Knock knock

Home visits help Memphis teachers know their students before the first bell rings

PHOTO: Caroline Bauman
Neighborhoods in South Memphis surround Memphis Delta Preparatory Charter School, which opens in August through Shelby County Schools.

The first day of school is still a week away for Aleesia Isom, but the first-year teacher already has met most of her students — in their homes.

Early home visits are part of the foundation for teacher training at Memphis Delta Preparatory, a 300-student, K-4 charter school that will open this month under a contract with Shelby County Schools. One of the charter’s 18 teachers will have visited the homes of each student by the time school starts on Aug. 8.

The goal is to open up early channels of communication among parents, students and teachers, but home visits also serve as a kind of professional development, according to Michael McKenna, the school’s founder.

“Doing home visits for each kid isn’t a common practice for a school starting with 300 kids,” McKenna said. “But we believe it’s a powerful thing for our teachers to sit at the kitchen table and get to ask their parents and students what challenges they are nervous for and what they are excited about. It gets our teachers ready for those challenges before school even starts.”

Isom is a good example. Starting out, she wasn’t familiar with South Memphis, the community where she’ll be teaching this year. But now she has a comfort level with the children who will be in her class and the neighborhoods they come from.

Even so, home visits are challenging. “Going into a stranger’s home is intimidating,” Isom acknowledged. “But the mom welcomed me in so warmly, and I got to hear the background of her kids and promised them I would do my best to provide a quality education.”

Memphis Delta Prep teachers practice classroom management skills with each other during a training exercise.
PHOTO: Caroline Bauman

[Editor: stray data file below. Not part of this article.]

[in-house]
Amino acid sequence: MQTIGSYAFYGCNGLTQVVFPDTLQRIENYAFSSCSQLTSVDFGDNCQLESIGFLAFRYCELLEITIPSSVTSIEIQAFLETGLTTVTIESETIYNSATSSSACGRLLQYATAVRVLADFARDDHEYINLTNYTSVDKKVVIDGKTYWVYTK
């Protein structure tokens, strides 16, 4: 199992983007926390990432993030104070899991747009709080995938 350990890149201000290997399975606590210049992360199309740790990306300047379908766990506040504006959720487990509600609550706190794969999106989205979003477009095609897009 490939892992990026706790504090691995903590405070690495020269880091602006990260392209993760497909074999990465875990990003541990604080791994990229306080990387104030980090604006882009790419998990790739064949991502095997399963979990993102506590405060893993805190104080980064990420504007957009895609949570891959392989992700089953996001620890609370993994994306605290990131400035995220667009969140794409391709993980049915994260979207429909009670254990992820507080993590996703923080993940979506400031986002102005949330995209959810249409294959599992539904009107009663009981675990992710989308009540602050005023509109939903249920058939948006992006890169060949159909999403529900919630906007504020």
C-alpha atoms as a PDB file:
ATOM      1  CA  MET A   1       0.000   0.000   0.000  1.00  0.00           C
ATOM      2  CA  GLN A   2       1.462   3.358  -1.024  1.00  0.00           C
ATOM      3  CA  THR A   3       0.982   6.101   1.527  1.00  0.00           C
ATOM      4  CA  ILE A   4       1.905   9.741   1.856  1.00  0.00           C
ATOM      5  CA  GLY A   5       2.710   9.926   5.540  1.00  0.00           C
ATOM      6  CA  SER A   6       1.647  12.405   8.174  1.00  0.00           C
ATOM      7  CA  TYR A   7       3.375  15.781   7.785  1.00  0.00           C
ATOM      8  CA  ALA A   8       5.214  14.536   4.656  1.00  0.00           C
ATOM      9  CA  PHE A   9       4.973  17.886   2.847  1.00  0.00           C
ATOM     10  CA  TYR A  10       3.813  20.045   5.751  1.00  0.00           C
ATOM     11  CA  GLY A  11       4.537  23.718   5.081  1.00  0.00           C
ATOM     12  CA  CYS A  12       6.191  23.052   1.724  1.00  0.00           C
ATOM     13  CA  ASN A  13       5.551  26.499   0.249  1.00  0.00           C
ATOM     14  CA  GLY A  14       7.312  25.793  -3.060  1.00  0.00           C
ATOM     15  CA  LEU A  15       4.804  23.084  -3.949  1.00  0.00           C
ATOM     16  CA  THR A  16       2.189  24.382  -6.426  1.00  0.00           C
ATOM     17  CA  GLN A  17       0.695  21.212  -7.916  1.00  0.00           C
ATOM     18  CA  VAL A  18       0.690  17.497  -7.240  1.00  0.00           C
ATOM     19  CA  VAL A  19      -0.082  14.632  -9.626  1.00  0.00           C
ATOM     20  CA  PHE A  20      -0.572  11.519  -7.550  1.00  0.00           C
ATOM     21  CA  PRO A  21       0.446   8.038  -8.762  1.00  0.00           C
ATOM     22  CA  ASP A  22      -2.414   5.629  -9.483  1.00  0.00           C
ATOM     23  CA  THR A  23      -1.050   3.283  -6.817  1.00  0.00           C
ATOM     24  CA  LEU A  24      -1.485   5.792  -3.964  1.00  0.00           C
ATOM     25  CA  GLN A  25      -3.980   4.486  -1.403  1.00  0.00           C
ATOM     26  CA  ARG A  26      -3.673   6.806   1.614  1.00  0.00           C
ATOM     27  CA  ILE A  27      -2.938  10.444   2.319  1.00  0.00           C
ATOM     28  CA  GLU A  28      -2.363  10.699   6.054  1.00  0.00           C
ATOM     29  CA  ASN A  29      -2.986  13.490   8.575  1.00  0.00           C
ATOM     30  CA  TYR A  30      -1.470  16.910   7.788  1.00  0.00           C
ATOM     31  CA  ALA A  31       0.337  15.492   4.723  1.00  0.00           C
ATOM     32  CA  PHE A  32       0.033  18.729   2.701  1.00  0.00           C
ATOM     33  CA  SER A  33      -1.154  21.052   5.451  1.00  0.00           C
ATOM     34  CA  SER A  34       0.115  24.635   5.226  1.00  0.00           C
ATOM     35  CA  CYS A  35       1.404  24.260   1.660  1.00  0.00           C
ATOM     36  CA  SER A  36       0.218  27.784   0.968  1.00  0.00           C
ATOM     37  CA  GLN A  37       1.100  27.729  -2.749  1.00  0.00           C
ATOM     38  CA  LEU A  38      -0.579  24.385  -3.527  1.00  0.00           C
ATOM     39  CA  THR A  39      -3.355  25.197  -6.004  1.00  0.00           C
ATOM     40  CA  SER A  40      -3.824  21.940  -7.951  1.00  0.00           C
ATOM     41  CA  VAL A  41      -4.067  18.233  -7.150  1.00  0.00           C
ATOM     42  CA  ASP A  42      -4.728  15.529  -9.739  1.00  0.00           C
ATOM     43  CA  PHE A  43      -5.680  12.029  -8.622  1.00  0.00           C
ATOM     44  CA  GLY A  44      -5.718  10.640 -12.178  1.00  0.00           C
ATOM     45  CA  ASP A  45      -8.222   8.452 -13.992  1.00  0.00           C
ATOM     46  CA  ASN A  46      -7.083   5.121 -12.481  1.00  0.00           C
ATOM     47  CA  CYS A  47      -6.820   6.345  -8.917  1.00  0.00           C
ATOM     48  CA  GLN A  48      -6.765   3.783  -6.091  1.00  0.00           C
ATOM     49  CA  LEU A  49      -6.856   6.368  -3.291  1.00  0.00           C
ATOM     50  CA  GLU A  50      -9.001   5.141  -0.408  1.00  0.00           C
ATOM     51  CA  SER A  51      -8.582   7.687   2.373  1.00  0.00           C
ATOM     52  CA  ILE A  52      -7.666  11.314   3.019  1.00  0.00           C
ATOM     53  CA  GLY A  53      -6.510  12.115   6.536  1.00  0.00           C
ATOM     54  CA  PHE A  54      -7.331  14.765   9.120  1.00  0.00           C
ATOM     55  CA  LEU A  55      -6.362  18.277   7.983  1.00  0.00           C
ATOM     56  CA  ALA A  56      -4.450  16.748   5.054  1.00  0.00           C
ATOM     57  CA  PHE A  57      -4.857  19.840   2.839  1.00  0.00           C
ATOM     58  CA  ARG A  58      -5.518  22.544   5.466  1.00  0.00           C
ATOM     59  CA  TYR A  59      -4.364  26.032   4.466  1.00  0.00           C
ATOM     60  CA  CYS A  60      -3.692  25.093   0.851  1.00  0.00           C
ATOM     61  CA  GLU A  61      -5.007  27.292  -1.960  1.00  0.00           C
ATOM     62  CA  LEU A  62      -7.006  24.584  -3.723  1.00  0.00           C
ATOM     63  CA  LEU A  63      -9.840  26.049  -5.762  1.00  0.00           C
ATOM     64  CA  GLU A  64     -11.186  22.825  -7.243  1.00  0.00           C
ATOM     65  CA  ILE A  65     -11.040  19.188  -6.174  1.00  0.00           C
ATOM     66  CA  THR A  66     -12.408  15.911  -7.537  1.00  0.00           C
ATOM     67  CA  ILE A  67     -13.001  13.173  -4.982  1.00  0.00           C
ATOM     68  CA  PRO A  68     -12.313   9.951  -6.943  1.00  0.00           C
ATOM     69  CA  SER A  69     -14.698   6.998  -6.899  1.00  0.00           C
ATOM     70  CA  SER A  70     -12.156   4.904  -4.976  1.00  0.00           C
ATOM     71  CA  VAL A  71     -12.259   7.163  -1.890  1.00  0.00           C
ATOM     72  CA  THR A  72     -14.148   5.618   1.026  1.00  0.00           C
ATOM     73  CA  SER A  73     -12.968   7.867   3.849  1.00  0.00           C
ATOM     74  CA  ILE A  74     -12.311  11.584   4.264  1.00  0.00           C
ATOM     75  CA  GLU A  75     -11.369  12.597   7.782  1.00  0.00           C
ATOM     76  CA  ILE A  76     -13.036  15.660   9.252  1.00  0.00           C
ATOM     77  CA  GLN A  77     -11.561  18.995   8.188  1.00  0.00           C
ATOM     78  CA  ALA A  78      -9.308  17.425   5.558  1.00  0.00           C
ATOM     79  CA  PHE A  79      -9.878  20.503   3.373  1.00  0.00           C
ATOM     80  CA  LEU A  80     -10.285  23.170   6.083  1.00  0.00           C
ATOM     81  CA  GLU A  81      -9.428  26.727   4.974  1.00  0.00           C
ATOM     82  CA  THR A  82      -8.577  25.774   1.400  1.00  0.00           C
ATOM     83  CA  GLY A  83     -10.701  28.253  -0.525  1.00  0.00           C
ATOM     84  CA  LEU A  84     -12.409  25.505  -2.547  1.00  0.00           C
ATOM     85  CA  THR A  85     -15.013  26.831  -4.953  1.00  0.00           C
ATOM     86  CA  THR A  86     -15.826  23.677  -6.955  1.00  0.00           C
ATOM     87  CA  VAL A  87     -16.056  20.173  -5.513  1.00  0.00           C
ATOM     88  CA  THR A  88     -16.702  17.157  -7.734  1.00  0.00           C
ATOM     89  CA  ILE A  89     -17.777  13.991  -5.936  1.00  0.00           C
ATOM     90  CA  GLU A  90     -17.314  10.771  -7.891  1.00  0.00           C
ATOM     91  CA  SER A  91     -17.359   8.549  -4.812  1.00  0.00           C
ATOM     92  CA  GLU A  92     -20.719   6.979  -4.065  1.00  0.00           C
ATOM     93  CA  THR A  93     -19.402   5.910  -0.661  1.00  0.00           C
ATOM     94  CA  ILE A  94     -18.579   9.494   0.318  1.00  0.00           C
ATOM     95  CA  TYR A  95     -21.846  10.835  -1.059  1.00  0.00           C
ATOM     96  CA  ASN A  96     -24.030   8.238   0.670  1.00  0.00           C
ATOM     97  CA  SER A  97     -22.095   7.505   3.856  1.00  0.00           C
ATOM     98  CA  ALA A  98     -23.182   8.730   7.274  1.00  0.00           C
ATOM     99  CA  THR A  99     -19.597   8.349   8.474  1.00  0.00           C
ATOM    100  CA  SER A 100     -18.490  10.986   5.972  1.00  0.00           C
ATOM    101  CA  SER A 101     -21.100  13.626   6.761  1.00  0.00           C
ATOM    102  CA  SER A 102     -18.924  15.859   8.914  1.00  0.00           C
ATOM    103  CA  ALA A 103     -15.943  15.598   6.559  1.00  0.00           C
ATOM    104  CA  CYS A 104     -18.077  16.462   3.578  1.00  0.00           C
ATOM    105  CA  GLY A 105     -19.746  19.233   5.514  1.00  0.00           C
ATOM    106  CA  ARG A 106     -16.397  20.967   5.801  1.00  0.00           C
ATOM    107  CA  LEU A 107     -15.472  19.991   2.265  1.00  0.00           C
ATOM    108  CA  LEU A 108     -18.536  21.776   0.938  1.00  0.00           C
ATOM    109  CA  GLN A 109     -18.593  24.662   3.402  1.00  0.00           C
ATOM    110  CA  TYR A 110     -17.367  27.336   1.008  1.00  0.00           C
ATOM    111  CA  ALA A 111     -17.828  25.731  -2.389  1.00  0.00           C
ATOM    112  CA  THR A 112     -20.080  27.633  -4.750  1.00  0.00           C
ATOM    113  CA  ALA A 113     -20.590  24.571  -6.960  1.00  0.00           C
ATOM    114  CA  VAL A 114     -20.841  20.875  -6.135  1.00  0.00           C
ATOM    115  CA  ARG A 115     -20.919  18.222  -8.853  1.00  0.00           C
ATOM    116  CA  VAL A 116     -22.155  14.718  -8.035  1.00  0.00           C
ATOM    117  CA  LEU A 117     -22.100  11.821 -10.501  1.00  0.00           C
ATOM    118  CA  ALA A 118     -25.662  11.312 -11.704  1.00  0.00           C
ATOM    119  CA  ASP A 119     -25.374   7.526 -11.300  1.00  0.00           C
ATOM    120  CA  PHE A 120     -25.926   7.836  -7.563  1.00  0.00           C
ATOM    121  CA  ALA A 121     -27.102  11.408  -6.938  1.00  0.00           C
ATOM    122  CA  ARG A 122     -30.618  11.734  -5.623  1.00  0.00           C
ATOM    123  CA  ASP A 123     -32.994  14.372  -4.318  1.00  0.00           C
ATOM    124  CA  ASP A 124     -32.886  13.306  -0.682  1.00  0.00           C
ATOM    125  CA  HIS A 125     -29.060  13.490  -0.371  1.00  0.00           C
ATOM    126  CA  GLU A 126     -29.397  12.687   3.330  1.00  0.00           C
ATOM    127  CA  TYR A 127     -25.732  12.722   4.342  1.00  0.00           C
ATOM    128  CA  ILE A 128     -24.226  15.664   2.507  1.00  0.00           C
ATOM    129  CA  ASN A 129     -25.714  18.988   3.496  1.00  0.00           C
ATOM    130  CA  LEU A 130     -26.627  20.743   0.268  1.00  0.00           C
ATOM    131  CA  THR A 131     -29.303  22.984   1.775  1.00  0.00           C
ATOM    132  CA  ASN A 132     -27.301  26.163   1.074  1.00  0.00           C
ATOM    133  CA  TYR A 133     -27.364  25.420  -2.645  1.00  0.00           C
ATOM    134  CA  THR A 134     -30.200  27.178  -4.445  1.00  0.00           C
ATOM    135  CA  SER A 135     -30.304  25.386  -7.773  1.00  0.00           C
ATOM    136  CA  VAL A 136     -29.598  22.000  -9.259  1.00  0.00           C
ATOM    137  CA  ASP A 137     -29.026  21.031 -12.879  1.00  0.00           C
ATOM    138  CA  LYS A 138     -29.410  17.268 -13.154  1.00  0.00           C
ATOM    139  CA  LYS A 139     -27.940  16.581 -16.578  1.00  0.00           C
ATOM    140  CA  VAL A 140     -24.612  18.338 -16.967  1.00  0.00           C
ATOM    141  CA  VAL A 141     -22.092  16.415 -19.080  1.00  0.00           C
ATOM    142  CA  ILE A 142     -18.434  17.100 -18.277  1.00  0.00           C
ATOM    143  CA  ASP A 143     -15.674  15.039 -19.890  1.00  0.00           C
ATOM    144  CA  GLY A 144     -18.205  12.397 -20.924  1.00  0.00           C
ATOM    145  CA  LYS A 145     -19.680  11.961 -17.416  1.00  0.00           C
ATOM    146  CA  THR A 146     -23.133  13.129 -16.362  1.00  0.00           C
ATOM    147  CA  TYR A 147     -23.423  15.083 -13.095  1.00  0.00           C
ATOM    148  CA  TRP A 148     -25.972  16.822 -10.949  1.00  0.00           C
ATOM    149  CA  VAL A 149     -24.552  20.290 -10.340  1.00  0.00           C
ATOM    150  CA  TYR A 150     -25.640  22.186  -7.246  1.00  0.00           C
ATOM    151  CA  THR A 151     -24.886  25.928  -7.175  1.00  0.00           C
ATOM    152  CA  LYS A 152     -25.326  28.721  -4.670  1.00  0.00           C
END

Memphis Delta Prep teachers practice classroom management skills during a training exercise.

Home visits are just part of the unique teacher training approach under the leadership of McKenna, who worked at nearby Soulsville Charter School before leaving Memphis for a few years to work at a KIPP school in Philadelphia. There, he learned about Jounce Partners, a model that focuses on “teacher coaches” who use high-repetition practices. While training, a teacher will repeat the same specific skill, such as always following up a question with another question, at least 20 times a day, multiple times a week. This creates a muscle memory, McKenna said.

“You never see a basketball player do one or two jump shots and call it good until game time,” McKenna said. “Teaching is a performance sport, and you’ve got to practice.”

In her first year of teaching as part of Memphis Teacher Residency, Isom said the repetition drill has given her more confidence in skills like classroom management. For example, she’s practiced countless times how to scan the room and give an observable direction, such as “all eyes on me.”

Still, it’s the school visits that have had the biggest impact on her.

“This is our first year, so it’s not like we have test scores or data to point to and say that we’re going to give your child a great education,” Isom said. “I’ve promised every family that I’ve visited with that we’ll make their child college-ready. …That intense motivation, most professional development doesn’t give you.”

Detroit week in review

Week in review: The state’s year-round scramble to fill teaching jobs

PHOTO: DPSCD
Miss Michigan Heather Heather Kendrick spent the day with students at the Charles H. Wright Academy of Arts and Science in Detroit

While much of the media attention has been focused this year on the severe teacher shortage in the main Detroit district, our story this week looks at how district and charter schools throughout the region are now scrambling year-round to fill vacant teaching jobs — an instability driven by liberal school choice laws, a decentralized school system and a shrinking pool of available teachers.

The teacher shortage has also made it difficult for schools to find substitutes as many are filling in on long-term assignments while schools try to fill vacancies. Two bills proposed in a state senate committee would make it easier for schools to hire retirees and reduce the requirements for certifying subs.  

Also, don’t forget to reserve your seat for Wednesday’s State of the Schools address. The event will be one of the first times in recent years when the leader of the city’s main district — Nikolai Vitti — will appear on the same stage as the leaders of the city’s two largest charter school authorizers. For those who can’t make it, we will carry it live on Chalkbeat Detroit.

Have a good week!

– Julie Topping, Editor, Chalkbeat Detroit